The lows this morning ran 45-53.
Today’s highs reached 73-82.
Low temperatures are expected to range between 52 and 57 degrees tonight, with clouds increasing, especially in our northwestern regions. Some patchy fog is possible.
Showers and thunderstorms are expected in our northwest and far west areas tomorrow, but the rest of the region will receive rain by Monday evening into Monday night.
The weather will gradually turn partly cloudy from the northwest and far west to the southeast and east during the afternoon.
High temperatures will range from 76-82 on Monday with a southwest wind and then drop to 59-62 Monday night.
As for Tuesday, after clearing some areas, cumulonimbus clouds form in the afternoon with sunshine and cold air at the top, and a general atmosphere in the upper part of the country with intermittent to scattered rain.
With northwesterly winds, maximum temperatures are expected to range between 68 and 73.
In the cold air aloft, after morning patchy to fog areas Wednesday and 45-49, 65-71 and scattered showers possible Wednesday afternoon.
The wind will be north.
Patchy to foggy areas and a cold night is expected Wednesday night and Thursday morning. Lows are likely to reach 39-45!
Thursday looks good with cumulus and sun with north winds and highs between 66-71, followed by patchy fog and 40-45 Thursday night.
Weather will likely be 72-76 on Friday with the sun and wind heading to the northeast.
Winds will turn south on Saturday with increasing clouds, reaching 76-81.
It looks like the upper low and cold front may be slowing down a bit, so it will be dry for most of Saturday, but some rain could get here by the evening or early night.
This cold front and upper trough remains extremely important to Hurricane Lee’s path. A hurricane may only be a 2 or 3 hurricane as it approaches from the northeast, but its sheer size and age will result in a 4 to 5 magnitude surge and the tropical storm radius and hurricane force wind field will be very wide. The Idalia was a very compact Class 3 class. The Lee might only be 2 or 3 bits, and would have a much wider wind range.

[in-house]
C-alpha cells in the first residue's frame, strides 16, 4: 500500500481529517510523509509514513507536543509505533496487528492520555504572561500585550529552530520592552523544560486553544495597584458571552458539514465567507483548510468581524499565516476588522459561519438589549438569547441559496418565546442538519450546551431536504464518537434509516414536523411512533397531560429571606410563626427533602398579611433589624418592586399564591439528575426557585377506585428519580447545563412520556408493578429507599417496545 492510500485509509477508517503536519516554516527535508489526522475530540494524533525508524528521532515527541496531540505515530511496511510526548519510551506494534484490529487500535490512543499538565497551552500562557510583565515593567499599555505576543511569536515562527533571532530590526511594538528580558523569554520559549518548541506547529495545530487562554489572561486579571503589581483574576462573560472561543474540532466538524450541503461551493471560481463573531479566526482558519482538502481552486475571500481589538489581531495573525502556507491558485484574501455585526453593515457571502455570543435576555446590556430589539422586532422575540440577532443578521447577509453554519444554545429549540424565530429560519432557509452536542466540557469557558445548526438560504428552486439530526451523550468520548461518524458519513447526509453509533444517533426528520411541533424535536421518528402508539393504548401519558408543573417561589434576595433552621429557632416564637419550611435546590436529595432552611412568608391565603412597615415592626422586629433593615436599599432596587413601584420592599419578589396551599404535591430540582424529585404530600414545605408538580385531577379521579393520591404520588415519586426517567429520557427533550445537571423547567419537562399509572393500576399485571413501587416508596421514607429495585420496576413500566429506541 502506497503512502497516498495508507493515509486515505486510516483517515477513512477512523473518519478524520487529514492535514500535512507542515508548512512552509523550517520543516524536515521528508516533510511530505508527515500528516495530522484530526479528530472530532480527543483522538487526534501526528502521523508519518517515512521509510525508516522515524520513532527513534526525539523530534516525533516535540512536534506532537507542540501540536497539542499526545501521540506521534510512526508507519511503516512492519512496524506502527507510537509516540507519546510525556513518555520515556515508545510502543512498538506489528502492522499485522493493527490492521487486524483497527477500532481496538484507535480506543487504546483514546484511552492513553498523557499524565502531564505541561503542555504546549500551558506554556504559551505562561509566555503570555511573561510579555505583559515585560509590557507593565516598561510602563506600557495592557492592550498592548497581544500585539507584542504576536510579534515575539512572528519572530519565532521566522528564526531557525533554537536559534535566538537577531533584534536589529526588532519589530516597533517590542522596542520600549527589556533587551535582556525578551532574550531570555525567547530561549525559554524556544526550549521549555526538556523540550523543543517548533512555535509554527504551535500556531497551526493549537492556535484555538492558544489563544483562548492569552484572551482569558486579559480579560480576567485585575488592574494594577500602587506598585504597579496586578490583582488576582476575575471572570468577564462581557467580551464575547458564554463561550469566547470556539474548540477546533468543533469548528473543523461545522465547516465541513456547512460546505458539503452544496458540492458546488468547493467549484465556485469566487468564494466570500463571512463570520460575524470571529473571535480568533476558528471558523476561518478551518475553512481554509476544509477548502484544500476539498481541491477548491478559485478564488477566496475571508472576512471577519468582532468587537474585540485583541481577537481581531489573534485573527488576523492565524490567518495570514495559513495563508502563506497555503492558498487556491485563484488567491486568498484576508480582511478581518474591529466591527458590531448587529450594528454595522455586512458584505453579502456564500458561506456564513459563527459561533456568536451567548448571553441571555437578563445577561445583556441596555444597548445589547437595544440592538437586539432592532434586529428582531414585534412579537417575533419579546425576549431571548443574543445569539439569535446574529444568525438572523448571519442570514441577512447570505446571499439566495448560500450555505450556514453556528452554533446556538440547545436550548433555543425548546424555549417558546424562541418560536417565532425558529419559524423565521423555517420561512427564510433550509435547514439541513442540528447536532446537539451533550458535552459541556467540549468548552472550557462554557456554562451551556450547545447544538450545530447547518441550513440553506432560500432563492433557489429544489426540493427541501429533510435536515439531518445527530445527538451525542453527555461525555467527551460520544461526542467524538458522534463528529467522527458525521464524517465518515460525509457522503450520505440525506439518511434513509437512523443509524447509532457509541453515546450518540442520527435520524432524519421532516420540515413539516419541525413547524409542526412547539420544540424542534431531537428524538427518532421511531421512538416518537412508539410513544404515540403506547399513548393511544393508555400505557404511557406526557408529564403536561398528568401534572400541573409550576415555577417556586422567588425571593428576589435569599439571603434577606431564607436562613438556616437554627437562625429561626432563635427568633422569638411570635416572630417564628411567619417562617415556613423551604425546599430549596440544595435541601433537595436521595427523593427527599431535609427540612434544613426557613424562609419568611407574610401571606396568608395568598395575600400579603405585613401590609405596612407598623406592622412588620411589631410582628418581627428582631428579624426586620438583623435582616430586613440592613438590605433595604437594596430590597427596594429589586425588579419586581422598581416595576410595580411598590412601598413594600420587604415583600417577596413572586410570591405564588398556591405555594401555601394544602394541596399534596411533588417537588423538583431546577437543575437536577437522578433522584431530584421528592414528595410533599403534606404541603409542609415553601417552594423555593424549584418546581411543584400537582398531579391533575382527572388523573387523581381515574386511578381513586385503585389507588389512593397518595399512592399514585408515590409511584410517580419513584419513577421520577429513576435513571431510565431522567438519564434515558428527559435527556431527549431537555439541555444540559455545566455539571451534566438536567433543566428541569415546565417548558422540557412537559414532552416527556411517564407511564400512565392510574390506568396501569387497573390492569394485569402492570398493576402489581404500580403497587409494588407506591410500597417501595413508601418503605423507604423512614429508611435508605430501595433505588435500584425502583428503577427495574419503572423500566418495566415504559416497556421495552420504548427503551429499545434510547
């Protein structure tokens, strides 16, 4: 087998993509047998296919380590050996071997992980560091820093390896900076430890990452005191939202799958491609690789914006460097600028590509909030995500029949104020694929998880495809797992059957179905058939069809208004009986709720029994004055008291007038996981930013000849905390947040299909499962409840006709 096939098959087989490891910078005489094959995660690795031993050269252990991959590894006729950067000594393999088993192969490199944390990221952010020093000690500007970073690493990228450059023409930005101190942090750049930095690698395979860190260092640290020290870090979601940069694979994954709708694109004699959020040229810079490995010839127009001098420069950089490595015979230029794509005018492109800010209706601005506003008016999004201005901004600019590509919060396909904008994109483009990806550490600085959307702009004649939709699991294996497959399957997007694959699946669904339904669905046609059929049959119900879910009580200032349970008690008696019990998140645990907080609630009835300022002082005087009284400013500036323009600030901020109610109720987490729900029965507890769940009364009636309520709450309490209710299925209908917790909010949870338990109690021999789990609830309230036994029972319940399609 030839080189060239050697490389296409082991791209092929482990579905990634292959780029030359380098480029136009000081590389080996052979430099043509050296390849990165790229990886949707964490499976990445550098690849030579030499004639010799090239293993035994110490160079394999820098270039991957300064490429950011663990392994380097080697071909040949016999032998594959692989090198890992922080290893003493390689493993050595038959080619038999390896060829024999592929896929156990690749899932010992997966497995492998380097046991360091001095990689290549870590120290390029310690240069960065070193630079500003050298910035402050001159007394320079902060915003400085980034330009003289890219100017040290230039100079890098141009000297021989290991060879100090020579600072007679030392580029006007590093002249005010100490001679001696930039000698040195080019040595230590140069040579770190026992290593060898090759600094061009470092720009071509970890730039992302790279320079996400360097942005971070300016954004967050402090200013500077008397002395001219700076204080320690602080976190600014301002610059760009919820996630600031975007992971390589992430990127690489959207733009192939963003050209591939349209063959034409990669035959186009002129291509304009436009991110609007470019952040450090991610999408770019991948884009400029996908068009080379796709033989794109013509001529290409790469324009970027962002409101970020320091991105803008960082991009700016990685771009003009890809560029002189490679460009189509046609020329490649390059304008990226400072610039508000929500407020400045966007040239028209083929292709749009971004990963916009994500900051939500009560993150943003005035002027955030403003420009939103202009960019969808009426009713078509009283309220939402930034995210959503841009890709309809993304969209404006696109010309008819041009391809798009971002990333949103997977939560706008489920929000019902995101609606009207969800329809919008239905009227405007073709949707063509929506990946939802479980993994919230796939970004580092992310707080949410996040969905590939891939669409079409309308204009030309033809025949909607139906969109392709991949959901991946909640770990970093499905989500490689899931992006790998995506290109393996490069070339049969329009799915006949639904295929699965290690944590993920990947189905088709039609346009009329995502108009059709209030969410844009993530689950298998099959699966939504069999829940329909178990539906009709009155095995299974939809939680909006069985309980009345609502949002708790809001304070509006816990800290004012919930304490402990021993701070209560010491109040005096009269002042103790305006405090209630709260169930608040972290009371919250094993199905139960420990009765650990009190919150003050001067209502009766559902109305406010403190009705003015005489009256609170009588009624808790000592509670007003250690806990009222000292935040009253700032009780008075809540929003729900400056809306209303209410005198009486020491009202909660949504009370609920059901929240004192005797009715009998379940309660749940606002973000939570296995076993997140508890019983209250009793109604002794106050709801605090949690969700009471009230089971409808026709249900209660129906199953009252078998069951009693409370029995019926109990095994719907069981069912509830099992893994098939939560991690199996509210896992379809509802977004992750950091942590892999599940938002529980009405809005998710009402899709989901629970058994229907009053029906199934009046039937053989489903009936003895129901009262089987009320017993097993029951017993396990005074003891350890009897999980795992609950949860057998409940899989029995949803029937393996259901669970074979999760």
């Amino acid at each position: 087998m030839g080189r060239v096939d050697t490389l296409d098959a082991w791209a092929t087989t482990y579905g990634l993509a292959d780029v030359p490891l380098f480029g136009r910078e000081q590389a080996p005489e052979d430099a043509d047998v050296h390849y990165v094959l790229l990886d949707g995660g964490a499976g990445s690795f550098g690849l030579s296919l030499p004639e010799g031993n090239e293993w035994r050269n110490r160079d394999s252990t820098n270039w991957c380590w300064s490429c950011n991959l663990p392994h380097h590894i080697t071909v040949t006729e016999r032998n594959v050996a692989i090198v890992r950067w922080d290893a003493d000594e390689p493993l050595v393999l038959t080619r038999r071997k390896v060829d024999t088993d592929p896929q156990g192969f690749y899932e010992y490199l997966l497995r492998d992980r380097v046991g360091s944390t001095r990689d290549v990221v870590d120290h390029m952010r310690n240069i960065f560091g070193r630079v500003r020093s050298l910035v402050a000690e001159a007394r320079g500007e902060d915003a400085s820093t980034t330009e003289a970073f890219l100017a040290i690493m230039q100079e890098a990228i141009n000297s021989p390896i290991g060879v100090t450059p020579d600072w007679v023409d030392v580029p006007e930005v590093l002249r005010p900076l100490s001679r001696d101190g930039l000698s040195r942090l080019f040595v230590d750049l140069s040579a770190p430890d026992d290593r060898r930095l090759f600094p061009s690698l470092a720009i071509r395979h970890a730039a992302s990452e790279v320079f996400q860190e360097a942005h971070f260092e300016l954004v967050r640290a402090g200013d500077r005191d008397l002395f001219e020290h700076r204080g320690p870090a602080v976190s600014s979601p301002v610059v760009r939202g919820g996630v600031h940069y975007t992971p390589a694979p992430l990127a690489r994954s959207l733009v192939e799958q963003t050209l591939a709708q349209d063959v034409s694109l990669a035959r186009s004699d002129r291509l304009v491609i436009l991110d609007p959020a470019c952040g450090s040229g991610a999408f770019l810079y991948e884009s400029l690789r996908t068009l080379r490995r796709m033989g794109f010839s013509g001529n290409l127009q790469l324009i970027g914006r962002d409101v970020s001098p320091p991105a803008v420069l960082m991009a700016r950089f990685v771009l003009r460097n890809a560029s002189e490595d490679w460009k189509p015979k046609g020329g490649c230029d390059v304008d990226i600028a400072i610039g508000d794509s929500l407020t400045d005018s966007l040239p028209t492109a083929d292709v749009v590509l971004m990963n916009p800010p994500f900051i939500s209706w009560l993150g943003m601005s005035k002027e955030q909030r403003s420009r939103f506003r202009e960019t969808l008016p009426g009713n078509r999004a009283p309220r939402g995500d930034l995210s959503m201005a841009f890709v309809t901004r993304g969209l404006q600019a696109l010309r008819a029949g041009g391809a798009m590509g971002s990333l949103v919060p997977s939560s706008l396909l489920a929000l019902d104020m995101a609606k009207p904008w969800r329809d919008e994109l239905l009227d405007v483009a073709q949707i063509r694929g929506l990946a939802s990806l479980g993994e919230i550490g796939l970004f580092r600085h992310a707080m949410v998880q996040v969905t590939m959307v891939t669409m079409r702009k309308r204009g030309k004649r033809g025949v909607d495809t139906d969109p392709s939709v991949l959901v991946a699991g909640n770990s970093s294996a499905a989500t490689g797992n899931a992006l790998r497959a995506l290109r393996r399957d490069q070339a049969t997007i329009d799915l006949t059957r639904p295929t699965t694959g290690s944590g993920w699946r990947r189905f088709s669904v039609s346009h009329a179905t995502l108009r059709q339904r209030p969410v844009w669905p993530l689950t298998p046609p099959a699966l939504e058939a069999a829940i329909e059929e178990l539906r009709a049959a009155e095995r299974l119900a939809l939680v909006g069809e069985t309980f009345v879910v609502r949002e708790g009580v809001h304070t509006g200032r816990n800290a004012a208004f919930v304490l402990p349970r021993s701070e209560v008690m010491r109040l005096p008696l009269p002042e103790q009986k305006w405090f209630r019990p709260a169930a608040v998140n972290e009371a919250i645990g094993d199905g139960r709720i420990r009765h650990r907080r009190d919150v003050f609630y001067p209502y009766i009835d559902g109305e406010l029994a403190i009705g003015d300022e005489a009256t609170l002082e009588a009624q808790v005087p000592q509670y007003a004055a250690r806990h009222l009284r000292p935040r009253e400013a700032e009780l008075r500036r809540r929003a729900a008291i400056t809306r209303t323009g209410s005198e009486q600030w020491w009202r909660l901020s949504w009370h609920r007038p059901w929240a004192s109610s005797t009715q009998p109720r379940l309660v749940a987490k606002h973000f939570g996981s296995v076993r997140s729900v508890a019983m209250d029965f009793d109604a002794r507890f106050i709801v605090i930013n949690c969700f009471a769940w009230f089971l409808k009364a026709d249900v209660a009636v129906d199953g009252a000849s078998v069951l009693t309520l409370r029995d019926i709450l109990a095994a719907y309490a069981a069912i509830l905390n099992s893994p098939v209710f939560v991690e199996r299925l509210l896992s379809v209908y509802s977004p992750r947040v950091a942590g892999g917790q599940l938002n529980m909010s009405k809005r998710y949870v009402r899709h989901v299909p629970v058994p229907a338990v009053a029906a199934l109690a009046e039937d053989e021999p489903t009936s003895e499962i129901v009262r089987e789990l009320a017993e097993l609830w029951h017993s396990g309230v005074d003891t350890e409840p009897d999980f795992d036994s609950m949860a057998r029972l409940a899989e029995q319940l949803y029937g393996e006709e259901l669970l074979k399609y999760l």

However, it is worth noting that the analog years for late summer, fall, and winter are 1940 and 1994. Oddly enough, a similar hurricane hit the Northeast in 1940.
It was towed towards the Carolinas, then embraced the northeast from New Jersey to Massachusetts to the Canadian Navy. New Jersey and Massachusetts were hardest hit in a Category 2 storm that caused damage.
However, 1940 was nothing like the disastrous 1938 hurricane that struck the Northeast…the worst hurricane there since 1821.
Notice how the lee is pulled toward the coast, then pulled up and parallel along the northeastern coast.
Given this wind field, the large area of rain and the high seas, regardless of exactly where the landfall is northeast, the damage will be significant.
Perhaps a slight delay in the depression for an additional 6-8 hours will help drag it towards the northeast, leading to more impact.
If it got really close to Massachusetts or Rhode Island or Maine or we made landfall there, it would be a billion-dollar disaster.
So, scattered showers and thunderstorms will be possible here Saturday night into Sunday with temperatures in the upper 70s to lower 80s.
Your 10-day forecast:
Some scattered showers are possible on Tuesday, September 19 with an upper disturbance and 69-73, followed by better weather with 70s and lows in the 50s to 50s for several days.
I’m still seeing a narrow window for all MCS stations tracking drought-stricken Texas to move into the Gulf and possibly trigger a tropical depression or storm.
However, there is still this warming trend in late September.
We’ll actually need to keep an eye on Margot, which will likely be a hurricane in the western Atlantic.
Although the total number of tropical systems will be very small, the two systems in the Atlantic (Lee & Margot) will be large. Over the past few weeks we have seen a tremendous amount of activity in the Atlantic Basin. This system is much less important in numbers, but it is important in terms of the status of the only two storms over the next few weeks.
With that heat, we also have quite a bit of instability due to storms and high humidity in the plains to the midwest, which indicates some extreme weather events from late September to early October.
Some of those storms will get here.
Surface CAPE Forecast:
With CAPE, the western upper basin will plow to the southeast, then to the northeast.
That means several days of severe weather on the plains from Minnesota and North Dakota to Texas, with storms eventually reaching the Midwest and lower Ohio Valley.
Here temperatures are possible to range from 80 to 90 with dew points as high as 68-73.
A cooler pattern with upper exhaustion should arrive after October 5.